( 'Sans peur et sans reproche' the motto of the Syren and Shipping)
by Robert C. Priddy

After nearly two years, in 1959, I resigned from my position as assistant editor - one of the two writers of the entire weekly shipping journal - so as to pursue my interest in jazz guitar. I was only 21 years old when I began there. I had found the work interesting for the first few months, learning about editing, the printing processes and almost anything to do with shipping and the related industries. I visited launches and maiden voyages, mixed with the national shipping journalists on junket trips all around the UK and even to France, attended official dinners given by major ship owners and many an unusual PR event - all travel free by first class and often with other perks like free drinks and samples of products.

I learned the basics of journalism from the Associate Editor in his late 40s, John Hewitt, with whom I shared an office and worked on preparing the weekly edition for about one and a half years, as well as producing special supplements to celebrate annual shipping and industrial exhibitions. Between us we did all the writing and editing (apart from a broker on the Baltic Exchange who - using the pen name 'Captain Cuttle' - secretly visited each week to deliver his insider report on shipping finances and rumours. The nominal editor - elderly G.W.P. MacLachlan, had moved over to the cushy life, never seen in the offices except when he visited the Short's Wine Bar on the corner of Billiter Street or when the firm had its annual 'party'. My real interests lay elsewhere and I became rather critical of the nature and real function of the work, journalists writing mainly what the advertisers wanted to see (so they would continue to buy advertising space from the journal) and largely for a highly-specialised readership... the Syren was mostly found on tables in all shipping magnates' waiting rooms and related businesses.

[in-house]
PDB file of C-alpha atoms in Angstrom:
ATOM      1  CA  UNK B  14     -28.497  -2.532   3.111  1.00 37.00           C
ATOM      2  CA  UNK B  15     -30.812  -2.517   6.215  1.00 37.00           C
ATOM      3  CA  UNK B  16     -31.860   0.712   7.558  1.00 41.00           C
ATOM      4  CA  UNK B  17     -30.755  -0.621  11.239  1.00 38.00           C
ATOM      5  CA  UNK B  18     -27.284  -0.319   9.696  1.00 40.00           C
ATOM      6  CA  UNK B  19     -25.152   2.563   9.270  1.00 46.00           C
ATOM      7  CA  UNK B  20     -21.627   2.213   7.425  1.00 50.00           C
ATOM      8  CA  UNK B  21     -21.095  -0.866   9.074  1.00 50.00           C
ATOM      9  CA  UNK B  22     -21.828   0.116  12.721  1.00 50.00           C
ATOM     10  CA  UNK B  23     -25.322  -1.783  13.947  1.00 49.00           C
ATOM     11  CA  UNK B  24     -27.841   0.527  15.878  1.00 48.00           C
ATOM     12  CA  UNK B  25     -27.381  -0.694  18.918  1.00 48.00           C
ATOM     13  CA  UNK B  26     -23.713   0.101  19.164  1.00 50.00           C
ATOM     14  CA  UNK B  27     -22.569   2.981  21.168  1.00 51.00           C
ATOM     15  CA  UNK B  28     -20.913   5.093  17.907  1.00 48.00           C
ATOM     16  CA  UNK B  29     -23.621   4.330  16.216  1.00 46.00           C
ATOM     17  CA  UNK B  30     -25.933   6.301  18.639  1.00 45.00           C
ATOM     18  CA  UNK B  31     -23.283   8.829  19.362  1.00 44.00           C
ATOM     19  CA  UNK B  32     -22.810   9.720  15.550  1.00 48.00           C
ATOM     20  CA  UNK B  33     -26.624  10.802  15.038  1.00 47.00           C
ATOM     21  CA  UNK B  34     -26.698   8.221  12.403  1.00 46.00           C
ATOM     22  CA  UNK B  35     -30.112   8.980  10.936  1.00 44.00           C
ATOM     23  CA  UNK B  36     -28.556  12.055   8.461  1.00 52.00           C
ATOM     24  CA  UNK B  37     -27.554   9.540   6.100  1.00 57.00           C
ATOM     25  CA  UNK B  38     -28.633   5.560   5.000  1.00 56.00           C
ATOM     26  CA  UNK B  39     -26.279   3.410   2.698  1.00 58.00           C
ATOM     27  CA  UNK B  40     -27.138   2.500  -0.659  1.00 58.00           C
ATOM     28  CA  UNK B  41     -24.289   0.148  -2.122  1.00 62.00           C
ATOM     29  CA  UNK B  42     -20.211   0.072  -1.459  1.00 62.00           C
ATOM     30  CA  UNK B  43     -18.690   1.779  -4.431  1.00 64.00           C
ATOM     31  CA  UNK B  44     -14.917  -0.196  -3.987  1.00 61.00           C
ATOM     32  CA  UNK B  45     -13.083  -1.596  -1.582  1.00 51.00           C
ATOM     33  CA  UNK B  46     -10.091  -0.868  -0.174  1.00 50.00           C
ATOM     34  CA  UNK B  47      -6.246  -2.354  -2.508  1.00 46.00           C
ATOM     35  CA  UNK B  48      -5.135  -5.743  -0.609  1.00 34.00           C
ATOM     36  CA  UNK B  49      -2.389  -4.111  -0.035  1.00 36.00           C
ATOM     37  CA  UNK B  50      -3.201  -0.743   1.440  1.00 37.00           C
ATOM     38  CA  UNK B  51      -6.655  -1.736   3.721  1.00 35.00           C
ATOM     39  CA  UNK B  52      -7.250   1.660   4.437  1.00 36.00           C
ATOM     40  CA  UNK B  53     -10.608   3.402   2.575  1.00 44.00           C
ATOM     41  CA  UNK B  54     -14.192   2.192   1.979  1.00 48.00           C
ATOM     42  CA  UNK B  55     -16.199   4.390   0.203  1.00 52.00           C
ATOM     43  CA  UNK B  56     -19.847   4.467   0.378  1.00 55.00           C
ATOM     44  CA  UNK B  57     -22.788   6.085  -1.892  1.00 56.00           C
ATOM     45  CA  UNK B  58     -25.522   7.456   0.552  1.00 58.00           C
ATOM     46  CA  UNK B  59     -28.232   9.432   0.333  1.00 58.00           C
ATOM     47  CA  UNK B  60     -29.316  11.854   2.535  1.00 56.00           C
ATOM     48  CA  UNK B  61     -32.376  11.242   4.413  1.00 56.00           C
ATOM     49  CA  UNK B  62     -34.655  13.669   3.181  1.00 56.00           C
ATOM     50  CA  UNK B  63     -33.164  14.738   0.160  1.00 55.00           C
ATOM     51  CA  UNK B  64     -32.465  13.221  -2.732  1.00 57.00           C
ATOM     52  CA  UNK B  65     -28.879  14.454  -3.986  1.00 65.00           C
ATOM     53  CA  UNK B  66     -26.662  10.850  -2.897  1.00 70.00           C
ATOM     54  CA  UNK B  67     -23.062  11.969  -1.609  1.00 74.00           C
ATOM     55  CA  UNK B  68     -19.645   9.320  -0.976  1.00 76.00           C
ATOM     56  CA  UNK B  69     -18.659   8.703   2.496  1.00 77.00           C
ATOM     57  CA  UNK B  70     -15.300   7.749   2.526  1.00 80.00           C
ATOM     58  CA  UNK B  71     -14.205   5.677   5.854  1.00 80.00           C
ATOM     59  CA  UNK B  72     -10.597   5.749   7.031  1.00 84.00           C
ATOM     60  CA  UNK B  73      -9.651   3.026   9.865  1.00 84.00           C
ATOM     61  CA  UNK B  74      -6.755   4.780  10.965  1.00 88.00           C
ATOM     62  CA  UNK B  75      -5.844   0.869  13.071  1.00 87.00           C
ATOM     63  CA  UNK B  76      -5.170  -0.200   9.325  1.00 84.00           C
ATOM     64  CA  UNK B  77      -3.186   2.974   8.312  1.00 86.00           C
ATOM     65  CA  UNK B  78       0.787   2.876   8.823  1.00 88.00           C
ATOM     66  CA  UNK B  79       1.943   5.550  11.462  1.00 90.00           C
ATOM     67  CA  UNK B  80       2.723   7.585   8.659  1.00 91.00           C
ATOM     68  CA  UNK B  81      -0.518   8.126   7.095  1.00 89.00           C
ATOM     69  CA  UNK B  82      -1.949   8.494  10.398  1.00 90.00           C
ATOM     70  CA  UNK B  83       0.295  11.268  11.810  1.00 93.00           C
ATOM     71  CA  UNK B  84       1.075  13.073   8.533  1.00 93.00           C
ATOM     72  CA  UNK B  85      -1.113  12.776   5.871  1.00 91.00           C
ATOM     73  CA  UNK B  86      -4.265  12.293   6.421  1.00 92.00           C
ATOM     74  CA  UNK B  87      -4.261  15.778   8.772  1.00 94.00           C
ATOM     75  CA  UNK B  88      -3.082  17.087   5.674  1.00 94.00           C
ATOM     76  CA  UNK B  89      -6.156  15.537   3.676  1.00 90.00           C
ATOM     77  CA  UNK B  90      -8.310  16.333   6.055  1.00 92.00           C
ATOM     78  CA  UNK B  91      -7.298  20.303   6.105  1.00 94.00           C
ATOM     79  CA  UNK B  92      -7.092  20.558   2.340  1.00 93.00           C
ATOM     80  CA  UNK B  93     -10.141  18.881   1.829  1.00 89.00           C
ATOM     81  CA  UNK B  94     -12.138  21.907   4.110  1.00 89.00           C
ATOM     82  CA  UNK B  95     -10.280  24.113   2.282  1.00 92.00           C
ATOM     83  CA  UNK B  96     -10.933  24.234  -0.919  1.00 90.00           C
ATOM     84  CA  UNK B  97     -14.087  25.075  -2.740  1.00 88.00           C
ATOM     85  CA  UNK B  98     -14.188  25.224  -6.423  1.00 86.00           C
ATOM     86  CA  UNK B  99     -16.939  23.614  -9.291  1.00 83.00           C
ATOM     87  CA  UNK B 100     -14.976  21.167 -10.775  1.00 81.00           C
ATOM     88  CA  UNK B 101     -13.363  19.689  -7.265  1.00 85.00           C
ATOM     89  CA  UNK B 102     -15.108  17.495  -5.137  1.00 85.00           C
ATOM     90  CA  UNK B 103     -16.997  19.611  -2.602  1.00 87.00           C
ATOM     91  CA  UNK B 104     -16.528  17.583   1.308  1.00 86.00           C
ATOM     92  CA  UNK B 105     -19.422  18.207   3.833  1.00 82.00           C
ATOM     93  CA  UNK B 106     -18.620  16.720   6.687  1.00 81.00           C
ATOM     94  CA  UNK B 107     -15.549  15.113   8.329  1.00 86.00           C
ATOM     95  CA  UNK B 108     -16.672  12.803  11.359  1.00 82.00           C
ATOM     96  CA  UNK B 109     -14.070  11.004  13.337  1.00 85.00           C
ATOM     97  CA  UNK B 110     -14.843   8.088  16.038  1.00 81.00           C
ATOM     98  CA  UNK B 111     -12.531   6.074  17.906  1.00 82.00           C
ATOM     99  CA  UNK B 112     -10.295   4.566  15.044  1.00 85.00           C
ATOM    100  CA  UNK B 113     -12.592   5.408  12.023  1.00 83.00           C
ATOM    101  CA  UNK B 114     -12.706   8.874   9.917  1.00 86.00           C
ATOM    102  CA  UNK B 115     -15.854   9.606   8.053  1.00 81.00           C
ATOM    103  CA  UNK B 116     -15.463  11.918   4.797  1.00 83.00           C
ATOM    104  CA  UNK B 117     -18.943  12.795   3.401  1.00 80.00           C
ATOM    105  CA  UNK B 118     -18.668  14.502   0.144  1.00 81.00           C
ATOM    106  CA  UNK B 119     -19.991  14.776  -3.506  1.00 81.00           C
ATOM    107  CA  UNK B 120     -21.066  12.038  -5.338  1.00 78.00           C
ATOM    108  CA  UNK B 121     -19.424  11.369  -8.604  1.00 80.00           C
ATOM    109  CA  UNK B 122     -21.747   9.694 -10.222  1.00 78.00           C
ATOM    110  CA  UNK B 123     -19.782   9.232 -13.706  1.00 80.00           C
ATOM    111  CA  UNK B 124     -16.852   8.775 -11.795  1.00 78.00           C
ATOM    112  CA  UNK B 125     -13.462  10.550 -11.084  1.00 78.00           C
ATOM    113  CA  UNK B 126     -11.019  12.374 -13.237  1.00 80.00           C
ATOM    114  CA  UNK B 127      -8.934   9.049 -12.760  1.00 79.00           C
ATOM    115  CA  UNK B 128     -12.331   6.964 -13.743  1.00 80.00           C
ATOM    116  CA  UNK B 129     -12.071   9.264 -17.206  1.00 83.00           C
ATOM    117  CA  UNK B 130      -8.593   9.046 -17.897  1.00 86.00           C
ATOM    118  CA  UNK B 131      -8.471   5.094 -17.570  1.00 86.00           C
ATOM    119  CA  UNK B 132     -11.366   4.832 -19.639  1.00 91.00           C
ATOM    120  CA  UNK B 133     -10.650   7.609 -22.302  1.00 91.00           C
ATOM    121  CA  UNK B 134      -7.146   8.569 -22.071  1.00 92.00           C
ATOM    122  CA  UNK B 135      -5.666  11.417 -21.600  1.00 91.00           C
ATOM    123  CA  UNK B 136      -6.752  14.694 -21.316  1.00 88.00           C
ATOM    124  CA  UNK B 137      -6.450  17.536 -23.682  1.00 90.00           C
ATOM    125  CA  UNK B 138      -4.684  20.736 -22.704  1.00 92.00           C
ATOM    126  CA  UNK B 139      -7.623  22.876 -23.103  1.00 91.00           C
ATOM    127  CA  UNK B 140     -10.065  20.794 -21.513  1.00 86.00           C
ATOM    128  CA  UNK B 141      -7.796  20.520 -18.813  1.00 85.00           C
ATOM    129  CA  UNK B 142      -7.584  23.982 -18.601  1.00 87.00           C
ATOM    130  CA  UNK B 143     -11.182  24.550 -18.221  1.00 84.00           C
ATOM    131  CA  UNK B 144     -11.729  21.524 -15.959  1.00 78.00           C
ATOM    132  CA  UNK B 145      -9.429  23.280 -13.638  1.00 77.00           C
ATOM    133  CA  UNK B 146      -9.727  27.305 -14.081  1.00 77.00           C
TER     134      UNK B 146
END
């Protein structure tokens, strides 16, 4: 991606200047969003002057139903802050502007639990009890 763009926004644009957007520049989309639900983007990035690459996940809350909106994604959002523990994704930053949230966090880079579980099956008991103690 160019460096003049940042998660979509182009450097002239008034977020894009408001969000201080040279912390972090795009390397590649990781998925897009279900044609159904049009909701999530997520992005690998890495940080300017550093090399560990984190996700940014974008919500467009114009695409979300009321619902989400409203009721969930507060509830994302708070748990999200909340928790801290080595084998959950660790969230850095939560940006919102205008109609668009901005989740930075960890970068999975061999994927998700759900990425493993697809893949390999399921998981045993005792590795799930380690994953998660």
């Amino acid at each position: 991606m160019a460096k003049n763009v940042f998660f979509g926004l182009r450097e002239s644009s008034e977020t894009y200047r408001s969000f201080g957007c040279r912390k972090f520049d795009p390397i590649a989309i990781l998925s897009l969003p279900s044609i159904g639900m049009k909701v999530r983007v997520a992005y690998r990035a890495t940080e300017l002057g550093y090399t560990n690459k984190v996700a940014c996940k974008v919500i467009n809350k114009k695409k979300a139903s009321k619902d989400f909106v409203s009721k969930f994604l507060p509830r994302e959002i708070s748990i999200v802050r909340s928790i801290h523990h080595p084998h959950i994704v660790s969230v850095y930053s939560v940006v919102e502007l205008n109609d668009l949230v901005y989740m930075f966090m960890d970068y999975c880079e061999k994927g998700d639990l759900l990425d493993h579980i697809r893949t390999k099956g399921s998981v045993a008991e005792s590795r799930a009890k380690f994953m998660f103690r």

The best part of the work was the free 'junkets', visits to shipyards for launches and sea trials or 'handing over' to the shipping company (such as P&O) with posh accommodation and 1'st class travel, even to Le Havre to join the 'Niew Amsterdam' on its maiden voyage to Southampton and on to New York. I was invited, to go on to NY and return for free, but I had to return to my desk at the Syren instead. I invariably went with the London journo gang of about 30 reporters who covered shipping to see sea trials and deliveries of ships on the Tyne, at John Brown's yard of the Clyde, a P&O liner at Gravesend and diverse other maritime events. I also witnessed the introduction to the world by ICI of polystyrene (then called 'polyzote') and received a brandy flask encased in the first batch of the product. They had hired part of the Royal Festival Hall for its launch. Now this product and its derivatives are filling the oceans and strangling the world's nature. I also attended the introduction of a new and extremely precise electronic apparatus at some firm in London which was demonstrated and measured the actual speed of light between points in London and New York, whereby the actual speed was corrected to some decimal points. At Little Venice I saw the beginning of the Inland Waterways revival with narrow boats for holidays, somewhat hazily after the friendly PR man filled me with Martinis.